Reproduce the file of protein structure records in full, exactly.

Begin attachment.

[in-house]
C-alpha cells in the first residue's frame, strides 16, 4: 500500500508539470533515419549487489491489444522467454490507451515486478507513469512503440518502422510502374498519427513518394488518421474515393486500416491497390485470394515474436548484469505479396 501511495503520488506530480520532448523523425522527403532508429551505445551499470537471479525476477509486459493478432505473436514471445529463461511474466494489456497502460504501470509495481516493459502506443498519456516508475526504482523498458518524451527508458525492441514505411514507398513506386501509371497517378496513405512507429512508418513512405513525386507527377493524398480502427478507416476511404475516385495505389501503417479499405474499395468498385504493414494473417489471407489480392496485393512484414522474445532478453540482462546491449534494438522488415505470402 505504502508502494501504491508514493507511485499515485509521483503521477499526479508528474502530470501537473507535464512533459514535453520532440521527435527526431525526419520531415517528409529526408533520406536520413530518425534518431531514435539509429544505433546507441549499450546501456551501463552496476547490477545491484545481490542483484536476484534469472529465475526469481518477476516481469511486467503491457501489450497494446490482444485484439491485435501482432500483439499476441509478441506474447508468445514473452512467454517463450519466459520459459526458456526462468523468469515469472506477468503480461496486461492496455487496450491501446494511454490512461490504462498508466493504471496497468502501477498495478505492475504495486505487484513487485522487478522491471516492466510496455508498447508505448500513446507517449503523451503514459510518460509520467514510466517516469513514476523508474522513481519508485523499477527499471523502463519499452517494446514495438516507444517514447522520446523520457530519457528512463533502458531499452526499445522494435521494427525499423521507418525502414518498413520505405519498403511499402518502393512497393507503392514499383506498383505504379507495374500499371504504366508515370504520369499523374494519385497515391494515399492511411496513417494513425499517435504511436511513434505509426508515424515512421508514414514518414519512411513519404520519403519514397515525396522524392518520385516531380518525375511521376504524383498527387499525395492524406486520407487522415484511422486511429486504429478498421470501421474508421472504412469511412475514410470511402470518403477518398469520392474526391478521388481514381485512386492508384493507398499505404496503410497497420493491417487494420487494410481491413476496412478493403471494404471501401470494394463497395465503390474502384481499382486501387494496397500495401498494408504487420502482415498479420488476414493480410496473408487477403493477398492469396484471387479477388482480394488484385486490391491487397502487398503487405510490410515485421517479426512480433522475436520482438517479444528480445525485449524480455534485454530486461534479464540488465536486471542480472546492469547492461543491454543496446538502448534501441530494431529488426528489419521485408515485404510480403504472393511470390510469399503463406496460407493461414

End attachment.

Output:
[in-house]
C-alpha cells in the first residue's frame, strides 16, 4: 500500500508539470533515419549487489491489444522467454490507451515486478507513469512503440518502422510502374498519427513518394488518421474515393486500416491497390485470394515474436548484469505479396 501511495503520488506530480520532448523523425522527403532508429551505445551499470537471479525476477509486459493478432505473436514471445529463461511474466494489456497502460504501470509495481516493459502506443498519456516508475526504482523498458518524451527508458525492441514505411514507398513506386501509371497517378496513405512507429512508418513512405513525386507527377493524398480502427478507416476511404475516385495505389501503417479499405474499395468498385504493414494473417489471407489480392496485393512484414522474445532478453540482462546491449534494438522488415505470402 505504502508502494501504491508514493507511485499515485509521483503521477499526479508528474502530470501537473507535464512533459514535453520532440521527435527526431525526419520531415517528409529526408533520406536520413530518425534518431531514435539509429544505433546507441549499450546501456551501463552496476547490477545491484545481490542483484536476484534469472529465475526469481518477476516481469511486467503491457501489450497494446490482444485484439491485435501482432500483439499476441509478441506474447508468445514473452512467454517463450519466459520459459526458456526462468523468469515469472506477468503480461496486461492496455487496450491501446494511454490512461490504462498508466493504471496497468502501477498495478505492475504495486505487484513487485522487478522491471516492466510496455508498447508505448500513446507517449503523451503514459510518460509520467514510466517516469513514476523508474522513481519508485523499477527499471523502463519499452517494446514495438516507444517514447522520446523520457530519457528512463533502458531499452526499445522494435521494427525499423521507418525502414518498413520505405519498403511499402518502393512497393507503392514499383506498383505504379507495374500499371504504366508515370504520369499523374494519385497515391494515399492511411496513417494513425499517435504511436511513434505509426508515424515512421508514414514518414519512411513519404520519403519514397515525396522524392518520385516531380518525375511521376504524383498527387499525395492524406486520407487522415484511422486511429486504429478498421470501421474508421472504412469511412475514410470511402470518403477518398469520392474526391478521388481514381485512386492508384493507398499505404496503410497497420493491417487494420487494410481491413476496412478493403471494404471501401470494394463497395465503390474502384481499382486501387494496397500495401498494408504487420502482415498479420488476414493480410496473408487477403493477398492469396484471387479477388482480394488484385486490391491487397502487398503487405510490410515485421517479426512480433522475436520482438517479444528480445525485449524480455534485454530486461534479464540488465536486471542480472546492469547492461543491454543496446538502448534501441530494431529488426528489419521485408515485404510480403504472393511470390510469399503463406496460407493461414